I’m not a reader of mysteries, honestly. I’ve been reading some now and then to see what I can learn from them about plot, but that’s not why I read Scrapped (Cumberland Creek Mysteries) and its predecessor in the series, Scrapbook of Secrets (Cumberland Creek Mystery 1). These I read because their author, Mollie Cox Bryan is a friend and one of the best known writers in my county (known primarily for a couple of cookbooks based on a local restaurant that is something of an institution: Mrs. Rowe’s Restaurant Cookbook: A Lifetime of Recipes from the Shenandoah Valley and Mrs. Rowe’s Little Book of Southern Pies).
But back to the mysteries. These aren’t thrillers; they aren’t procedurals; they aren’t detective stories. They’re cozies–pleasant, light reads about crimes that are solved by female amateur sleuths. So if you’re not into cozies, these books probably aren’t going to be your cup of tea. In this case, the amateur sleuths are a group of scrapbookers in a small town at the edge of the Blue Ridge Mountains, and so these books might just appeal to you if you’re into that sort of thing. The other reason I read the books, though, is that the author and I are on a panel together next month at the Virginia Festival of the Book the subject of which is “Ties that Bind: Family in Fiction.” And that’s where anyone might find something to admire in these books.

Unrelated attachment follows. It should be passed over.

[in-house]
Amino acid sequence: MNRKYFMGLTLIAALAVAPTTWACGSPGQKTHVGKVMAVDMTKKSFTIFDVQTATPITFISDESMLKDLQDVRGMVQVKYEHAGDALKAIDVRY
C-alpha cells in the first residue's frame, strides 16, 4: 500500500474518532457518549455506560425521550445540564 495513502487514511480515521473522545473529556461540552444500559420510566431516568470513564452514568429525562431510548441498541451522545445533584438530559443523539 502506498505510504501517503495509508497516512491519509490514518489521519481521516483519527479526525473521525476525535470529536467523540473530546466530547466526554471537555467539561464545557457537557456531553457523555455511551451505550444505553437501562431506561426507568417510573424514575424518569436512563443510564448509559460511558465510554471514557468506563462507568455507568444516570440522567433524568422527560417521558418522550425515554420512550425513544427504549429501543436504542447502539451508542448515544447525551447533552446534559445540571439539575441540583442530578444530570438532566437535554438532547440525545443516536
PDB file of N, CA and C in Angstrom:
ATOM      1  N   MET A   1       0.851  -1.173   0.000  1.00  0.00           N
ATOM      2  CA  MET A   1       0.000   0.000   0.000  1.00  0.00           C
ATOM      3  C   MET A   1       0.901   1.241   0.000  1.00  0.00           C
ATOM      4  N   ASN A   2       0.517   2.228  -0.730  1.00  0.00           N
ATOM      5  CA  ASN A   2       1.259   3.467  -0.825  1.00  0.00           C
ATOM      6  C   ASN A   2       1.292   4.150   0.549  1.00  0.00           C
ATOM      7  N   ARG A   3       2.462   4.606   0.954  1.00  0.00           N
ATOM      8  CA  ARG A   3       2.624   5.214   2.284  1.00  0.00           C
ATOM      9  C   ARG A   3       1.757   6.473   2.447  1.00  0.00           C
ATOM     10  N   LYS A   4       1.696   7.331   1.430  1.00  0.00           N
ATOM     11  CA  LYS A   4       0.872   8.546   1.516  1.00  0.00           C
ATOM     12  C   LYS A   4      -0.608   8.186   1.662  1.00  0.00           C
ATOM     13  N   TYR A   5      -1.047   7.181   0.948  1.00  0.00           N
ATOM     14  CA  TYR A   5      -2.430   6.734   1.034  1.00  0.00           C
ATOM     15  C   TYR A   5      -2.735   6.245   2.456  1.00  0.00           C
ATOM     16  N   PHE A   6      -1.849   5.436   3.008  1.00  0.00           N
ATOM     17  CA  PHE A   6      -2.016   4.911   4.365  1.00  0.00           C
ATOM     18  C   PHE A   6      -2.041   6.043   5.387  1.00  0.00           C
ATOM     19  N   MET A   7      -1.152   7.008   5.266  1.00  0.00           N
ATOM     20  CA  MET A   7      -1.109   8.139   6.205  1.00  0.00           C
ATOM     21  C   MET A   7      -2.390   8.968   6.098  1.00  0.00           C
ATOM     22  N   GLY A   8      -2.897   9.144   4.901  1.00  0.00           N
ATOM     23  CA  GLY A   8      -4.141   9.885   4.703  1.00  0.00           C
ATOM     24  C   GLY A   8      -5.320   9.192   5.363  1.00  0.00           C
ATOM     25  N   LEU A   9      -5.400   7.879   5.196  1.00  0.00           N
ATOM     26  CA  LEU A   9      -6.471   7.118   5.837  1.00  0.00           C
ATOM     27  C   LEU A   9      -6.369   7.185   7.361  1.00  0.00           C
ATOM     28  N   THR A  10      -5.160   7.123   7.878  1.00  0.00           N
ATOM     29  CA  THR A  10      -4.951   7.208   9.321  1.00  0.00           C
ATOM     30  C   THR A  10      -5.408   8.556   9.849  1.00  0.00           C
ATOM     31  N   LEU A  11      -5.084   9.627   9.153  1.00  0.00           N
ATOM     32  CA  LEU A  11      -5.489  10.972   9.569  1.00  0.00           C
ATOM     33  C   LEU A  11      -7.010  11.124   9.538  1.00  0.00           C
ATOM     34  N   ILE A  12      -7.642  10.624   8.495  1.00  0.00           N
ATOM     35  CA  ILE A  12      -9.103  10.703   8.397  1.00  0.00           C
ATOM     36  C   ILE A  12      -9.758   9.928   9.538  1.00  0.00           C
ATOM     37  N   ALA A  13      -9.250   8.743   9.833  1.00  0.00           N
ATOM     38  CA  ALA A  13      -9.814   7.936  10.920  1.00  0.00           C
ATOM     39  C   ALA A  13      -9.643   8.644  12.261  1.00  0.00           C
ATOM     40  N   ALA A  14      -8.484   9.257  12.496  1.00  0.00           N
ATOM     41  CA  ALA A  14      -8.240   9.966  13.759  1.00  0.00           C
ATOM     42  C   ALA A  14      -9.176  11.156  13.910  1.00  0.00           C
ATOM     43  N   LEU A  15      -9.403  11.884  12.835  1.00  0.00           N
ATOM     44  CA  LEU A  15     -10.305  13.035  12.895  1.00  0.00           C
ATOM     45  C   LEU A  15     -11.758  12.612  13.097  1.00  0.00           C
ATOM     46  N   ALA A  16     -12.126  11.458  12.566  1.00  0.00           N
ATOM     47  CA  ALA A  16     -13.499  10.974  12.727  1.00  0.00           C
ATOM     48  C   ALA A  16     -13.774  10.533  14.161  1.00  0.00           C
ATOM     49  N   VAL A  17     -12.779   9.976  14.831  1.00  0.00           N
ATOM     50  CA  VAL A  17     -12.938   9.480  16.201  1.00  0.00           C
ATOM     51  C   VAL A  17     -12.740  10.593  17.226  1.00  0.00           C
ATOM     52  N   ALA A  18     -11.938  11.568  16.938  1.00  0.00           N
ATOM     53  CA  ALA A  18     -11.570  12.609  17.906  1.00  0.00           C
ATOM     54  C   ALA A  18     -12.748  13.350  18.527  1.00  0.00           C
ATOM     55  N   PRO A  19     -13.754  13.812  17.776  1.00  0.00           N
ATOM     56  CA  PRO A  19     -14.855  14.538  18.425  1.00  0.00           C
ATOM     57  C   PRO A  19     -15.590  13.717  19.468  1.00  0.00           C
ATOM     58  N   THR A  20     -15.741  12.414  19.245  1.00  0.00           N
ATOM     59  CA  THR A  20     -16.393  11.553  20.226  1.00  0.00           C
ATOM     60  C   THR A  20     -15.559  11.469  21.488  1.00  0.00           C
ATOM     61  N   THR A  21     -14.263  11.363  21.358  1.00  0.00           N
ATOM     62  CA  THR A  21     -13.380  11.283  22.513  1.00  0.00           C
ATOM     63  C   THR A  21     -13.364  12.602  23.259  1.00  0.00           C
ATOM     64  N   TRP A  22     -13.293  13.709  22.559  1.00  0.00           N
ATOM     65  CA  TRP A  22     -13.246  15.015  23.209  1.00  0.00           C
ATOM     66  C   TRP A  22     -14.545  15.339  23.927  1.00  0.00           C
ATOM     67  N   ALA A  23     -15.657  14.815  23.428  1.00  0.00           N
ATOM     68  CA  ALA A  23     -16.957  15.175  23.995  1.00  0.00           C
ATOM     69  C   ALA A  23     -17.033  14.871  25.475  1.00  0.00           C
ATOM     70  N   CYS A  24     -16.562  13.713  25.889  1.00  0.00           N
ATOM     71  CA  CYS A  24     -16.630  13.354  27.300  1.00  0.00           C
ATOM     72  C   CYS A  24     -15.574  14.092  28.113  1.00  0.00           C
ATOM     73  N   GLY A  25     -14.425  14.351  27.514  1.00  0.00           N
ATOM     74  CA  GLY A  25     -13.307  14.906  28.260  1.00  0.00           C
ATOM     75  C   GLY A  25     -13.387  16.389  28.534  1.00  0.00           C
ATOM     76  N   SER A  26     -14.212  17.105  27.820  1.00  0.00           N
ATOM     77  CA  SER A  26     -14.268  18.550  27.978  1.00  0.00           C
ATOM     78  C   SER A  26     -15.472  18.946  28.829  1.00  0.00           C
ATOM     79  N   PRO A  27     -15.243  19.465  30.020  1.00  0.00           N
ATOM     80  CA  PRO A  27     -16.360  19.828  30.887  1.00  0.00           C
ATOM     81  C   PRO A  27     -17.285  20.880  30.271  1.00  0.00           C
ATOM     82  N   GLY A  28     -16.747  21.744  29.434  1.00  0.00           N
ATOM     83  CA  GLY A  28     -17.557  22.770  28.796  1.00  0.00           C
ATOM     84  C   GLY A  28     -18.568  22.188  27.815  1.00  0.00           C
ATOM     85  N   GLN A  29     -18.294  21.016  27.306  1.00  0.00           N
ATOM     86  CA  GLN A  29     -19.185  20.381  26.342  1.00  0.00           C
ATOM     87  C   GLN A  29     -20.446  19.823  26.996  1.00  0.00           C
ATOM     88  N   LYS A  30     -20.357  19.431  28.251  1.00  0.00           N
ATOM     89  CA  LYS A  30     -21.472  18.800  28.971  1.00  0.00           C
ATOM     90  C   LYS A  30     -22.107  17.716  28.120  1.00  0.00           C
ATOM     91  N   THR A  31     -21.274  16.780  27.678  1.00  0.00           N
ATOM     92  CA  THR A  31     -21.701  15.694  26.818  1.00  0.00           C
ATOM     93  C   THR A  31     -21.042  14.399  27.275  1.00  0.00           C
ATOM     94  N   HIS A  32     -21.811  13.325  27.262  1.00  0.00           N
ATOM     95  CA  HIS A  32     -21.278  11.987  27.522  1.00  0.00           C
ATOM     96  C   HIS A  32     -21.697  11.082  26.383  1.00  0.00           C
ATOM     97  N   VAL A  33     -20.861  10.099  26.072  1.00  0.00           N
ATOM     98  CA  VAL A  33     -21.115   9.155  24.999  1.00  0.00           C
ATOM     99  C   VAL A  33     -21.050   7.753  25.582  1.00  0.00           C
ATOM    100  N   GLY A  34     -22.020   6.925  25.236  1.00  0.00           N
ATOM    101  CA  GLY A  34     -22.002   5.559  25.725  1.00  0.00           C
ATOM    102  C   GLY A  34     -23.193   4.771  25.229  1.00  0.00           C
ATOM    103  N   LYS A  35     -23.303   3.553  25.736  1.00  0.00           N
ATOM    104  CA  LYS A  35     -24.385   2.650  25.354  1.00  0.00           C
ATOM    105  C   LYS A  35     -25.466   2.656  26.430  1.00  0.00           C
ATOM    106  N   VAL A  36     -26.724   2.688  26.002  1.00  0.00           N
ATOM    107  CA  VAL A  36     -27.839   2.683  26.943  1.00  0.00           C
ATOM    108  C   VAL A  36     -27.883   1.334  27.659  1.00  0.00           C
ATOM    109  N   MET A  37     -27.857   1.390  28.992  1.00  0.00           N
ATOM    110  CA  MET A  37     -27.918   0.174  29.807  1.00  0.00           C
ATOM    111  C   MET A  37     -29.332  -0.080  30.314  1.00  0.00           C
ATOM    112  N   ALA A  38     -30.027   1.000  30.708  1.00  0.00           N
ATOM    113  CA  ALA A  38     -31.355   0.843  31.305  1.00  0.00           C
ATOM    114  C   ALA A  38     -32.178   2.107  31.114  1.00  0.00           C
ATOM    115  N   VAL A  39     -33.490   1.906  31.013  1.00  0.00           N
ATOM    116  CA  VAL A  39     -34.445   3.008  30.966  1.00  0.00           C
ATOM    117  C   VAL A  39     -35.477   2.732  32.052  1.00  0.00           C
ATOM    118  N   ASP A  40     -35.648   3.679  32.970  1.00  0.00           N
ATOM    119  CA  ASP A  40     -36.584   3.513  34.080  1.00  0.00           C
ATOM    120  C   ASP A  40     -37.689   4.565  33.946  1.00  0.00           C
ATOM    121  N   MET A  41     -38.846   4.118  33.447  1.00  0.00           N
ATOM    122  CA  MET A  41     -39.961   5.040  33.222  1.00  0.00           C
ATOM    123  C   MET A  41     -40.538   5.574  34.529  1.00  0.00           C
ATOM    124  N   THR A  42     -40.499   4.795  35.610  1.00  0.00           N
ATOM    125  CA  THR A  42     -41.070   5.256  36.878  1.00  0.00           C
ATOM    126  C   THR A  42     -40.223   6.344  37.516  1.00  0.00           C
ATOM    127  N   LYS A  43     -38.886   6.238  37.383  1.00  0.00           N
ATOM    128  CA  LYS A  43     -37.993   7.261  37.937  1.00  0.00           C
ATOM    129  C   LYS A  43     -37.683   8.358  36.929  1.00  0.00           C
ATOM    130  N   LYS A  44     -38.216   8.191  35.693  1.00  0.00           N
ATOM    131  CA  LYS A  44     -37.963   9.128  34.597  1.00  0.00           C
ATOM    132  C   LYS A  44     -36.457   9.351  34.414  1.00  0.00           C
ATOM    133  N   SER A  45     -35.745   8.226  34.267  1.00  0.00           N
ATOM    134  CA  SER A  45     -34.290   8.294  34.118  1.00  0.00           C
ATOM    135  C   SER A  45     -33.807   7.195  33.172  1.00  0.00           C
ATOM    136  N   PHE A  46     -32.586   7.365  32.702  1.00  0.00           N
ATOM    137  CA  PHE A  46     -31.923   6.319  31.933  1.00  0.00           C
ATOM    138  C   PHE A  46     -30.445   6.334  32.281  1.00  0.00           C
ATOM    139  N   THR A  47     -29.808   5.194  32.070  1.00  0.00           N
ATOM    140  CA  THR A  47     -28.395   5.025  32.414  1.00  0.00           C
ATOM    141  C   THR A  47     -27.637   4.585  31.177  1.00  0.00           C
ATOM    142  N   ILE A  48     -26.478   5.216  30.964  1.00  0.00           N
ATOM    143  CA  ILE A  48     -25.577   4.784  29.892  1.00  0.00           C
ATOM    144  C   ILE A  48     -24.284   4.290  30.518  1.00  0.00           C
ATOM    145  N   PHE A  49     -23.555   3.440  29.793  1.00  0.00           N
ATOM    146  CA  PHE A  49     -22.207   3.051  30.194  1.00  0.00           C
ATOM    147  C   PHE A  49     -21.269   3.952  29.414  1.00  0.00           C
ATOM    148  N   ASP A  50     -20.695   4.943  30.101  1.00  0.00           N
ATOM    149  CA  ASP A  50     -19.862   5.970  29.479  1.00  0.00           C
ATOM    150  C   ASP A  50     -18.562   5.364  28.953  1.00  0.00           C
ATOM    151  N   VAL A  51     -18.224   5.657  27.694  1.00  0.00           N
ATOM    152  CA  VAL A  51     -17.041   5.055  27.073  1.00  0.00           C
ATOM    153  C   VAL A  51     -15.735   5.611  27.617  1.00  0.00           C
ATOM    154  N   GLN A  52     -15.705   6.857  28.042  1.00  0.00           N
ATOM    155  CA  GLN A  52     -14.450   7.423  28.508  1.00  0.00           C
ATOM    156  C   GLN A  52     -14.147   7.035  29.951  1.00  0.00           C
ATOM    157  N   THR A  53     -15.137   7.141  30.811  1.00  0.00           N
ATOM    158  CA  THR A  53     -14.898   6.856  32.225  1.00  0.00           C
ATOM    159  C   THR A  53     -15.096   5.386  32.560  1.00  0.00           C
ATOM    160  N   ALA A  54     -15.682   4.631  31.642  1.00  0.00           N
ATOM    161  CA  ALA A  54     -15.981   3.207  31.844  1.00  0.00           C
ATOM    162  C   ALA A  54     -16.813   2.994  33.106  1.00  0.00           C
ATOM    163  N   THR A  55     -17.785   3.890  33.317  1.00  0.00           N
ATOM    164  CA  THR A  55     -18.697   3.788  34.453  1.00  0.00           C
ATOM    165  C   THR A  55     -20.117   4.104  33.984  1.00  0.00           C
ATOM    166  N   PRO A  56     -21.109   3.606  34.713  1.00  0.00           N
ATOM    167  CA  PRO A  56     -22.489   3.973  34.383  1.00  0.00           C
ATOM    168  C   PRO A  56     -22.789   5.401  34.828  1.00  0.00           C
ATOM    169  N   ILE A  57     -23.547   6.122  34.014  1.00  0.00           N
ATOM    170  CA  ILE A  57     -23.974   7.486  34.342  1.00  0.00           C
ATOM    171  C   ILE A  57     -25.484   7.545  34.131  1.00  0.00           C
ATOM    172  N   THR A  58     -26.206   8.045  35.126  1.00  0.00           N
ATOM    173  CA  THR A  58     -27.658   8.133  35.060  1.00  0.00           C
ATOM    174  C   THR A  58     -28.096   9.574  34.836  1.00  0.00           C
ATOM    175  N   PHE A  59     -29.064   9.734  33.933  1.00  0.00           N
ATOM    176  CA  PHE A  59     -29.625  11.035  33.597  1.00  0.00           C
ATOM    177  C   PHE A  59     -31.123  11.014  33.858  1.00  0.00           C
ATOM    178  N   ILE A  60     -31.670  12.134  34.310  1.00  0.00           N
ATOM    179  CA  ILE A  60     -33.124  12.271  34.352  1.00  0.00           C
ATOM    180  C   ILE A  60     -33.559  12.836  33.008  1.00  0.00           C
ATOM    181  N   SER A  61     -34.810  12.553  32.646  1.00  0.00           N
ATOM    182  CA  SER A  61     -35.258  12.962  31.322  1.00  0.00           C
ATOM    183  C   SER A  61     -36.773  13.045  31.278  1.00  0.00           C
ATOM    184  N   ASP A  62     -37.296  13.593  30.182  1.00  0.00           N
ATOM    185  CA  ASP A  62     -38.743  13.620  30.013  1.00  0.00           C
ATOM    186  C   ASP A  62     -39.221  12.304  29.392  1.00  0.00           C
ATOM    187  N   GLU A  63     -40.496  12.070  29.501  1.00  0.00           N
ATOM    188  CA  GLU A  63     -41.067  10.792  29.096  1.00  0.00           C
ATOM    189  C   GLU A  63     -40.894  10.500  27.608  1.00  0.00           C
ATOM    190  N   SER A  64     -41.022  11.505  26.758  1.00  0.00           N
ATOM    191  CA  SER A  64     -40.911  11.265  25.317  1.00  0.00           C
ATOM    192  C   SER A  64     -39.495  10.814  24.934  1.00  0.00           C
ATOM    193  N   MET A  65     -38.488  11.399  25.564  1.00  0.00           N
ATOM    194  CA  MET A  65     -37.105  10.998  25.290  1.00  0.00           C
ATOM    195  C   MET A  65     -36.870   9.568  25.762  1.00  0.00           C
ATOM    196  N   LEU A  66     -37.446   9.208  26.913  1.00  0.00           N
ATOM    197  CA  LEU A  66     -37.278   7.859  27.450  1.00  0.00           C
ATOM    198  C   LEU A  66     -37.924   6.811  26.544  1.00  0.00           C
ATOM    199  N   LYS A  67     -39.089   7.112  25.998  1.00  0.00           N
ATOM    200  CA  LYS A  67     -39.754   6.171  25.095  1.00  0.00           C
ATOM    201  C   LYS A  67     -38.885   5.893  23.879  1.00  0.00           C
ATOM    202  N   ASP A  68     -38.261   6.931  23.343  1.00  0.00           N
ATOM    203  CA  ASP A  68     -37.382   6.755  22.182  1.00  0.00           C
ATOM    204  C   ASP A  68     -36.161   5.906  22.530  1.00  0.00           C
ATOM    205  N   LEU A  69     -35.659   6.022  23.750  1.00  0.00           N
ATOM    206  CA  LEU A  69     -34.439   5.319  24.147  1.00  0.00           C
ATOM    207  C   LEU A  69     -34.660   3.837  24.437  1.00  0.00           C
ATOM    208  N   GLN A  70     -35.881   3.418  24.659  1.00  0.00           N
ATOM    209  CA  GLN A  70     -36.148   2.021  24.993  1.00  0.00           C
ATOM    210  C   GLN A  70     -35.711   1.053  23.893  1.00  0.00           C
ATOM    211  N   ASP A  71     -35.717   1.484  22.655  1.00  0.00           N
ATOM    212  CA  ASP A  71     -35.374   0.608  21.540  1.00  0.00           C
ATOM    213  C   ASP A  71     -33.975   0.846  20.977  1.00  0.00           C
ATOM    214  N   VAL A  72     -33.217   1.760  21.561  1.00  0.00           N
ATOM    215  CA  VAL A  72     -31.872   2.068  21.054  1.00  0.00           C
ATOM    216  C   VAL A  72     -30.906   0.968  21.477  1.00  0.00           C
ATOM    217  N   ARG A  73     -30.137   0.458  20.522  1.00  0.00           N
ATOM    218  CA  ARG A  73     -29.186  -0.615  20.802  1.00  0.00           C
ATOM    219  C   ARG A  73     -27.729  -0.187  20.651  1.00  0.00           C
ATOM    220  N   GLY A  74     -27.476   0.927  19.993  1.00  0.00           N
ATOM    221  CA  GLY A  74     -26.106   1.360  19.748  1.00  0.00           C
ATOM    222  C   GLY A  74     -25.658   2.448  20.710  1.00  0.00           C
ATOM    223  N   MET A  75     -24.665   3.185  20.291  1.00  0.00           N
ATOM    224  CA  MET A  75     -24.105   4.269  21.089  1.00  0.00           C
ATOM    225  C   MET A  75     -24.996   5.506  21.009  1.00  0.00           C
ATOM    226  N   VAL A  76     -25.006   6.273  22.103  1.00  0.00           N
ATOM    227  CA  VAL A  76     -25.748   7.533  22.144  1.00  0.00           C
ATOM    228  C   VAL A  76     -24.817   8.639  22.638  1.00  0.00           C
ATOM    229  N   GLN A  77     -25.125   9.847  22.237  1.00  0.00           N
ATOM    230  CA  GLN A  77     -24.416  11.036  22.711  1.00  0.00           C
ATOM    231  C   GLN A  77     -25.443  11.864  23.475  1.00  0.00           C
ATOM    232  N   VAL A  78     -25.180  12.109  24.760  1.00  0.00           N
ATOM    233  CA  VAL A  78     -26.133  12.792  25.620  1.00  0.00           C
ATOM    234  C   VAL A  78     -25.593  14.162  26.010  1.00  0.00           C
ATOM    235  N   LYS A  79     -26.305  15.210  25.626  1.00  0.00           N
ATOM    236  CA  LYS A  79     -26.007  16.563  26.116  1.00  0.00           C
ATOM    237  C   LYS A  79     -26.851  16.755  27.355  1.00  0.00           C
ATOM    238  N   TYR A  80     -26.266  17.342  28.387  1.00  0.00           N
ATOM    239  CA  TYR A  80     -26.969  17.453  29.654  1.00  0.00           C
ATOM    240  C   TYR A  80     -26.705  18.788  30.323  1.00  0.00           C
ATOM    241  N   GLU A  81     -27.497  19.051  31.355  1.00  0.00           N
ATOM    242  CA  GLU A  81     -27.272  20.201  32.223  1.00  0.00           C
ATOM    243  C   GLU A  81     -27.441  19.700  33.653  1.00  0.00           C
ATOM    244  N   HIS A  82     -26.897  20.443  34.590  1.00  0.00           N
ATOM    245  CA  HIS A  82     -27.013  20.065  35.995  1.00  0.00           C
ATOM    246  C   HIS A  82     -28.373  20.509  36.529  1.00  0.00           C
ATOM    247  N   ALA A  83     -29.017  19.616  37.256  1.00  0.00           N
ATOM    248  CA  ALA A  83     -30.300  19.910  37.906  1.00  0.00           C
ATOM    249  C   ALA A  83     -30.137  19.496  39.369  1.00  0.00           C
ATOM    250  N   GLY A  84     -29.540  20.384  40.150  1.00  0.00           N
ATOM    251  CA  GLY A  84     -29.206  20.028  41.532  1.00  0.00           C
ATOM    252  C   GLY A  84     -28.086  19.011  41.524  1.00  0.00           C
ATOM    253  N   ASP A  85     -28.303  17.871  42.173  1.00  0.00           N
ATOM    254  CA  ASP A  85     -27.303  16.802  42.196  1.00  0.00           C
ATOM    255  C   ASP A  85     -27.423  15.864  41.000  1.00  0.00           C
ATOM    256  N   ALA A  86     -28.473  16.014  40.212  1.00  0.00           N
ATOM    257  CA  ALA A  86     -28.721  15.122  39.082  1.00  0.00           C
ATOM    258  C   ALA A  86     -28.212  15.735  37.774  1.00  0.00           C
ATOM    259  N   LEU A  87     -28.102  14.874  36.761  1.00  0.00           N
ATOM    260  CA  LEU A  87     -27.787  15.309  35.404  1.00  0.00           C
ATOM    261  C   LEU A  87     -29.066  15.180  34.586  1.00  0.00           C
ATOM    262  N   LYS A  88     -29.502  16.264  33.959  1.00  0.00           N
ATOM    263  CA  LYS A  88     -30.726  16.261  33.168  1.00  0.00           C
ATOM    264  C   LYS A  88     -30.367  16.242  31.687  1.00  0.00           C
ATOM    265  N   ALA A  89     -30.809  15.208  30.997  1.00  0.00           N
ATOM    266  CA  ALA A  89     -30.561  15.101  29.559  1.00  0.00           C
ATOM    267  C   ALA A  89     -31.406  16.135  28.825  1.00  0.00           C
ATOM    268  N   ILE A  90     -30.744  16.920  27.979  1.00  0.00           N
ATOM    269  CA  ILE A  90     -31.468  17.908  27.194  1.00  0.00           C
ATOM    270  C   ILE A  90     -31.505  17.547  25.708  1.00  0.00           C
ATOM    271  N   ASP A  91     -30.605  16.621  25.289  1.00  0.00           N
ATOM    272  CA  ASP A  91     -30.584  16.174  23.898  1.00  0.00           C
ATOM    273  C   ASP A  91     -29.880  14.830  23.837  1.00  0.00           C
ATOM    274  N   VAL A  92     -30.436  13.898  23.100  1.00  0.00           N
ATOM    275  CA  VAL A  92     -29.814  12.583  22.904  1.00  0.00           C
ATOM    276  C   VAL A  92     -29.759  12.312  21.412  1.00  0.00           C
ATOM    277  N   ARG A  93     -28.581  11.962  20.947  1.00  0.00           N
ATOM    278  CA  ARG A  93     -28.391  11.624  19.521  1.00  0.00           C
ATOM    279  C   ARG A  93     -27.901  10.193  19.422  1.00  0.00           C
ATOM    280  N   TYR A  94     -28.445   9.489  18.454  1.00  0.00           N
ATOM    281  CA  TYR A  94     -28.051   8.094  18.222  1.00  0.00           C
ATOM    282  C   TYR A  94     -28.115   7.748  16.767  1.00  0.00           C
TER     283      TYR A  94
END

That’s because the family relationships are intriguing and universal. Mike and Annie, a recently arrived couple with two sons; Vera and Bill, recently divorced because of Bill’s infidelity; Vera’s mother and her late husband, who appears to her from time to time as a ghost; Sheila, the scrapbooking queen, and various other friends, policemen, and other extras who help move the plot along. Some of it’s fun, some of it’s a bit racy (which apparently offends the true cozy fan), and some of it borders on the implausible.
But these are fast reads, and entertaining. If you like that sort of thing.